Possibly the most remarkable thing about Jeffries is that he came up through Brooklyn politics and survived six years in Albany as a state assemblyman without even the hint of a corruption scandal. “Hakeem is a throwback,” says Steve Cohen, an attorney and a New York Democratic insider who has worked with Jeffries for many years in a variety of roles, including as senior adviser to Andrew Cuomo during the former governor’s first term. “He’s interested in consensus and the public good, not in what’s best for his career, and he understands that success in the public arena depends on work in the backroom.” Cohen points to the subtle part Assemblyman Jeffries played in wrangling reluctant Democratic state legislators to vote for the 2011 legalization of same-sex marriage in New York. Jeffries has sharpened those inside-game skills in Washington: When New York senator Kirsten Gillibrand was pushing to reform military sexual assault protections, her office turned to Jeffries and his staff for crucial insight on how to best assemble support in the House.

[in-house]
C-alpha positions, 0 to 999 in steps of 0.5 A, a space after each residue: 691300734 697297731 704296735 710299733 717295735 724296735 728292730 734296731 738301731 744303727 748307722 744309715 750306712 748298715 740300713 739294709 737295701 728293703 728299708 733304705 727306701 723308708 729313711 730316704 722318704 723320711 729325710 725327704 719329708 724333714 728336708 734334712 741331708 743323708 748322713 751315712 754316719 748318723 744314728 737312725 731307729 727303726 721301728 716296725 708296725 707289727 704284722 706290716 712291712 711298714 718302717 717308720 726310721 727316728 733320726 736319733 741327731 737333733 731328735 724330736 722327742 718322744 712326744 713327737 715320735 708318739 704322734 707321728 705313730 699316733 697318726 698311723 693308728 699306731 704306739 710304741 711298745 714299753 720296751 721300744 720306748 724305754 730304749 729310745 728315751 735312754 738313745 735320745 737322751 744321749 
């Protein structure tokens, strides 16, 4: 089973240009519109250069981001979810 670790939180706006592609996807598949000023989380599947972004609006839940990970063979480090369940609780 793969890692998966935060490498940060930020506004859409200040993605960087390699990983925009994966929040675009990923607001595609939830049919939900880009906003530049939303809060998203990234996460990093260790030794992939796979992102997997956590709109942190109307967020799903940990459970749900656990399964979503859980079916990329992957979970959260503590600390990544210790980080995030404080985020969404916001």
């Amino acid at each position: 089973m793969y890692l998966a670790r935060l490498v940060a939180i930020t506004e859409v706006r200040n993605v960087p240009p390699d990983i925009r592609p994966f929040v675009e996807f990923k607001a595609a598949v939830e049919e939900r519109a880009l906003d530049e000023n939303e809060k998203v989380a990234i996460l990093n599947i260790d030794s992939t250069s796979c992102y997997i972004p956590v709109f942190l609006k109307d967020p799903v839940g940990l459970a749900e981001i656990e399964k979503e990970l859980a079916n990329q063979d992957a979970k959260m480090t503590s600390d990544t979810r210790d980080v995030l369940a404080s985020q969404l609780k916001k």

The congressman has credibly quoted the Notorious B.I.G. on the House floor during an impeachment trial, but he can seem ideologically closer to his elders than to Democrats of the new generation like Summer Lee and Ayanna Pressley. In last year’s New York City mayoral race, however, Jeffries sided with Congresswoman Alexandria Ocasio-Cortez in endorsing Maya Wiley, who was to the left of Eric Adams, the eventual winner. And way back in 2008, at a time in the Democratic presidential primary when it was still a bold move, Jeffries backed Barack Obama over Hillary Clinton. Consensus-building is Jeffries’s dominant mode, though, so in the past two weeks he made sure to reach out to all of his fellow House Dems, including AOC, for private conversations that Jeffries would only describe as “positive.” He is certainly being careful not to newly antagonize anyone. When I asked him if President Joe Biden’s victory and the recent midterm results represented rejections of the left and right, Jeffries pointedly answered only one part of the equation: “The elections in 2018, 2020, and 2022 represent a clear repudiation of Trumpism and political extremism on the right.”